Project at Health Tech aims to monitor drugs in cancer patients

Monday 10 Aug 20

Contact

Anja Boisen
Head of Sections, Professor
DTU Health Tech
+45 45 25 57 27

Co-founded companies

Silmeco (2013)

Blusense Diagnostics (2014)

Lightnovo (2019)

Cantion (2002)

Researchers from DTU Health Tech are developing a miniaturized tabletop device that can perform therapeutic drug monitoring on a single drop of blood in a matter of minutes. The project recently received a three-year development grant of DKK 18 million from BioInnovation Institute.

People break down medication differently so it is critical to monitor the concentration of medication in patient’s blood regularly. Especially medication for leukemia is very toxic and it can have serious consequences if it is not administered correctly.

However, to monitor this, blood samples must be sent to a lab and it can take many hours before the hospital receives an answer.

Meeting needs and making a difference

After speaking with doctors about this issue, Professor and Centre Leader Anja Boisen from DTU Health Tech decided to do something about it.

Thus, she put together a research team to develop a point-of-care device that can be placed near the patient and measure if he/she gets the correct dosage in a matter of minutes. And it only takes a single drop of blood.

This miniaturized tabletop device is intended for cancer patients. It will make a huge difference in cancer therapy where the wrong dosage of medication has serious repercussion. Since it will be both quick and easy, doctors will be able to follow up several times a day.

"As researchers, we have a unique opportunity to contributing. And it’s OK to take chances and fail"
Professor Anja Boisen

“The technology is based on Raman spectroscopy – a measurement by light”, Prof. Boisen explains, “it will most likely be used for medication with a small therapeutic window where too much medication is really dangerous and too little has no effect”.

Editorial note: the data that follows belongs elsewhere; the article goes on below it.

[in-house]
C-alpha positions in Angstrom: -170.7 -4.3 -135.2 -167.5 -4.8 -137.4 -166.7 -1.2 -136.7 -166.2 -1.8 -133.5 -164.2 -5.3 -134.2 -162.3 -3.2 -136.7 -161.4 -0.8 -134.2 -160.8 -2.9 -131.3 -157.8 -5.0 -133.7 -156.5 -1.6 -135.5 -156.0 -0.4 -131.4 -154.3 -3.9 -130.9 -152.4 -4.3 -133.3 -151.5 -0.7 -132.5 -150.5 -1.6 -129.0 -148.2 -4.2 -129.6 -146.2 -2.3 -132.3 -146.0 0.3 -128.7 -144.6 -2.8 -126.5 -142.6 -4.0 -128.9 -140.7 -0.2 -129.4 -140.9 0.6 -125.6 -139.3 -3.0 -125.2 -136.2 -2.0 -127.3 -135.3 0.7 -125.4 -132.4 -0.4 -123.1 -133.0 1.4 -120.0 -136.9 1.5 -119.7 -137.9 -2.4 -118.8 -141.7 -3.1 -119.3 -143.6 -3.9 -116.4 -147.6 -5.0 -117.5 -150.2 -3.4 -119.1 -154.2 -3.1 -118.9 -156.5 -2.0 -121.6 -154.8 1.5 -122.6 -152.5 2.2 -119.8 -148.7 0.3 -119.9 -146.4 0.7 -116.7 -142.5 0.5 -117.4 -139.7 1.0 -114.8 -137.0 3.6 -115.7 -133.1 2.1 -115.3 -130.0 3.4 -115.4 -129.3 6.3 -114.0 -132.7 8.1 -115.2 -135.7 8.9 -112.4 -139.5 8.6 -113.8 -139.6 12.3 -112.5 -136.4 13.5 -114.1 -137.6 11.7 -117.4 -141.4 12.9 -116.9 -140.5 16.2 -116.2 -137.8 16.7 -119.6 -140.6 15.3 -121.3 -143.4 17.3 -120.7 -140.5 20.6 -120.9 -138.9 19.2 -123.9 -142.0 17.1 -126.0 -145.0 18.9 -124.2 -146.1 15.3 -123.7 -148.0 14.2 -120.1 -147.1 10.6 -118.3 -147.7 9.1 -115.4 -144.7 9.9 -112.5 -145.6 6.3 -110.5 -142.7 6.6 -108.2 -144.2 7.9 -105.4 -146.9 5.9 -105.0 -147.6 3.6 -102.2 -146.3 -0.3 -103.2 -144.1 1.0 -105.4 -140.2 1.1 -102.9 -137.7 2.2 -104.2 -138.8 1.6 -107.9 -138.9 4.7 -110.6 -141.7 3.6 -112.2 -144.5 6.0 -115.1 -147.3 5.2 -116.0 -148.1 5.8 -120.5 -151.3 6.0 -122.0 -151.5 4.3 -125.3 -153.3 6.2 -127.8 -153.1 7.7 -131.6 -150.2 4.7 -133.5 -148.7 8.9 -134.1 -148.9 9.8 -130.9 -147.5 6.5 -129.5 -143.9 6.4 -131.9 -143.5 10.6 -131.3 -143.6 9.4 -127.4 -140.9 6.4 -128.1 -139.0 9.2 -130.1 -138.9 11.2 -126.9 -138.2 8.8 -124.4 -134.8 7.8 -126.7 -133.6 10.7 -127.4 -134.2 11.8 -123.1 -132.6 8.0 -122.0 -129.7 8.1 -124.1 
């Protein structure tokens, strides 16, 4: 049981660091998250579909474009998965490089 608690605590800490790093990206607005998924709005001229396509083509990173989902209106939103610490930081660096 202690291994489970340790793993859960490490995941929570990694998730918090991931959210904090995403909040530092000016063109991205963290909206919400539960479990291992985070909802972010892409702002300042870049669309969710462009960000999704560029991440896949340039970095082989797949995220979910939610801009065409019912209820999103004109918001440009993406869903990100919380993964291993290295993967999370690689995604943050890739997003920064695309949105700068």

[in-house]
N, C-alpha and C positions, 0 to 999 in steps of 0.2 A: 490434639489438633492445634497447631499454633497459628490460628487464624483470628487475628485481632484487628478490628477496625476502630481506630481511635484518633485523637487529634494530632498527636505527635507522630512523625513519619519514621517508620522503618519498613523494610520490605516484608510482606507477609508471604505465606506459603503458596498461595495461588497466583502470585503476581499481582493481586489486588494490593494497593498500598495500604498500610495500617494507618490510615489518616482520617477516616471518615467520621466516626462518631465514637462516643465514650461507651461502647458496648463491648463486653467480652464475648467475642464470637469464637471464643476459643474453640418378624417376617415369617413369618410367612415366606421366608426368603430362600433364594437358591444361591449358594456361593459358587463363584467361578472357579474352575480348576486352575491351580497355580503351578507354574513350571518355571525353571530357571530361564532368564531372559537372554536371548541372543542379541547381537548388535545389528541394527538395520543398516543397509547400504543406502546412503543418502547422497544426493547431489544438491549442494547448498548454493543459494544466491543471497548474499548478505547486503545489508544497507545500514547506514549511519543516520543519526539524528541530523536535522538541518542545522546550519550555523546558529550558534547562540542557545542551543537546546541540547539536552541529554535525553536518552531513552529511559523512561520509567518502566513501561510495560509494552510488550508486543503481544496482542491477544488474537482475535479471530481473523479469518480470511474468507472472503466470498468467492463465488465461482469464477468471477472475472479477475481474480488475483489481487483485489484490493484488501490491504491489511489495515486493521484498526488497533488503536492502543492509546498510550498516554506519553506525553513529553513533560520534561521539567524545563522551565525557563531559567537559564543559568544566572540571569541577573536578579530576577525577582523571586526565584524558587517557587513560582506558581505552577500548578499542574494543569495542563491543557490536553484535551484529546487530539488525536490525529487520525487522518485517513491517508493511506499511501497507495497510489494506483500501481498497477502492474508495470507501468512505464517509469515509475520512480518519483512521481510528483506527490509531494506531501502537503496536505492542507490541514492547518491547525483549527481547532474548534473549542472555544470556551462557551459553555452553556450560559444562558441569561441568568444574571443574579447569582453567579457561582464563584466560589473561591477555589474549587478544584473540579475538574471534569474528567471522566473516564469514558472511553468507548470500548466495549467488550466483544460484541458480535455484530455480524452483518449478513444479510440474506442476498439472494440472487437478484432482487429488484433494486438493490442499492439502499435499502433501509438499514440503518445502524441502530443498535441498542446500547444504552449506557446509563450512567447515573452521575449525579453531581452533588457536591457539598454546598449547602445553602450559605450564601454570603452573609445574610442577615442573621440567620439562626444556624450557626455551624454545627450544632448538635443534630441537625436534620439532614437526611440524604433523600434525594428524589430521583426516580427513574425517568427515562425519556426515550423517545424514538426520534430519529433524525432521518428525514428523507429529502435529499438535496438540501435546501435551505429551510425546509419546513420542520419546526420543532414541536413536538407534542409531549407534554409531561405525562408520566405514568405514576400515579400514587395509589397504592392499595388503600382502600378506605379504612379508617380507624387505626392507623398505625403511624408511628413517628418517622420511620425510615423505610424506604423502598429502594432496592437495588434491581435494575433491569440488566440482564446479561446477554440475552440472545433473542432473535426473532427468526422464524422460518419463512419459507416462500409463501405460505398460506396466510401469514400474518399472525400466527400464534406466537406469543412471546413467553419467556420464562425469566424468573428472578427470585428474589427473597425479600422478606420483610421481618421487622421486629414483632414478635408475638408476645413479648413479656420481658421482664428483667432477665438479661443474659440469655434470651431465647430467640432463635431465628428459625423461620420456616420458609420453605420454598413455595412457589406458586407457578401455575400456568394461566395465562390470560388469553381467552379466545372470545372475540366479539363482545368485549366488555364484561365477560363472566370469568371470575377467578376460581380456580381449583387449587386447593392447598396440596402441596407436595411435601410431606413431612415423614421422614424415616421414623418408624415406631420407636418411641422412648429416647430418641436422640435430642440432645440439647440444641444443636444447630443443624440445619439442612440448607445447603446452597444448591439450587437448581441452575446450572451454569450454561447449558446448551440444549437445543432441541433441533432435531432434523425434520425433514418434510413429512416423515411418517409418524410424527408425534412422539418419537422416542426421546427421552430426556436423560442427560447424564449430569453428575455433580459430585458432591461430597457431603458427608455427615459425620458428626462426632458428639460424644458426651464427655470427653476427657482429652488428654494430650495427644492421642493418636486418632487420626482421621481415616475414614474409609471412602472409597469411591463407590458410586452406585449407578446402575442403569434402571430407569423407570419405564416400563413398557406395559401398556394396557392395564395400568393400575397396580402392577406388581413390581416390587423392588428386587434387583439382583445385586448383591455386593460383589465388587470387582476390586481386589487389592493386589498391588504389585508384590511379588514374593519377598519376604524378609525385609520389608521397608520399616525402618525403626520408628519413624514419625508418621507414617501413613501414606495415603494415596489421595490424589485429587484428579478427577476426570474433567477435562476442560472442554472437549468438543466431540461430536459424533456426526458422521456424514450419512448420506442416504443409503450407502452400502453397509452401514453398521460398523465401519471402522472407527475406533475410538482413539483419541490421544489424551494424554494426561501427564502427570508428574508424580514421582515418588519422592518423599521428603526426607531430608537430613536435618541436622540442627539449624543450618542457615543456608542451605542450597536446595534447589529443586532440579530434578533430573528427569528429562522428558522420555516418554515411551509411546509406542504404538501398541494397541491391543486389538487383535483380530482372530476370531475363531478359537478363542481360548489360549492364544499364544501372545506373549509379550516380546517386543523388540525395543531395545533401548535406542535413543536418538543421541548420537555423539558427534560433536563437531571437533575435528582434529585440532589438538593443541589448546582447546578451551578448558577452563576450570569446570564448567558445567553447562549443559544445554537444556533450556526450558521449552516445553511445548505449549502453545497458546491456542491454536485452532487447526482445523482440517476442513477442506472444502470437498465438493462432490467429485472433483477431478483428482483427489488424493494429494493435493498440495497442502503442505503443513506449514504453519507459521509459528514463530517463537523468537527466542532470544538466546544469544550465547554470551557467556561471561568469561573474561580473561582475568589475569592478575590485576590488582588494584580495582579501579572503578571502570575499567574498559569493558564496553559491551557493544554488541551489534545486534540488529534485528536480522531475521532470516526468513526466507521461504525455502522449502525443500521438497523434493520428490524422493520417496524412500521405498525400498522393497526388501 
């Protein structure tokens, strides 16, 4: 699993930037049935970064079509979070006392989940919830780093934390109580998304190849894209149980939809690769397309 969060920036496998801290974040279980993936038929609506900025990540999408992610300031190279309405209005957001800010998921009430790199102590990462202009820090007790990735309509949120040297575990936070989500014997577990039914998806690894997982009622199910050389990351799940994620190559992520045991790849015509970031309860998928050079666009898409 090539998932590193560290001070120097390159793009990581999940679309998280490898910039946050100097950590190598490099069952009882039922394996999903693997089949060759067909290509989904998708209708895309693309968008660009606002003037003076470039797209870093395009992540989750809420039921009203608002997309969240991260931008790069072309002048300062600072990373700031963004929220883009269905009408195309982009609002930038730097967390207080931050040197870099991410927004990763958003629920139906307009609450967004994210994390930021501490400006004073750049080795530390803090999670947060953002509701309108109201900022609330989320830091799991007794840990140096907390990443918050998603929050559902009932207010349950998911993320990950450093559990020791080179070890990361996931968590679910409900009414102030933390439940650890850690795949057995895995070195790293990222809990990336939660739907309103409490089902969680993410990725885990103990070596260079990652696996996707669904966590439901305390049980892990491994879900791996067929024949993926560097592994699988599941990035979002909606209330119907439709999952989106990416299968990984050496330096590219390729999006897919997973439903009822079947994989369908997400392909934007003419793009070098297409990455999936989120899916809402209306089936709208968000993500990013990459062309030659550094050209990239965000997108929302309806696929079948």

The team is looking forward to a collaboration with BioInnovation Institute after receiving a three-year development grant of DKK 18 million. “Having financial safety for the next 3 years means a lot. We can continue to mature the technology and get it tested. A collaboration with BII, with access to their facilities and topnotch business knowledge, is also extremely valuable”, says Prof. Boisen about the grant and upcoming collaboration with BII.

Why innovation at universities matters

Prof. Anja Boisen is no stranger to innovation. She has co-founded no less than 4 startups and runs another innovation project about drug delivery simultaneously. This project is also expected to be spun into a startup company.

”Innovation is important for society, and we have so much knowledge at the universities. We already publish a lot, and we have gotten better at taking patents. So why not take that extra step? As researchers, we have a unique opportunity to contributing. And it’s OK to take chances and fail.”

Surely, being a Professor and Centre Leader with several innovation projects must be hard work and take a lot of personal drive. According to Professor Boisen, her drive is based on curiosity and being open to new ideas.

“I take a lot of inspiration from speaking with doctors about their concrete needs and sparing with different types of people with different areas of expertise”, she concludes.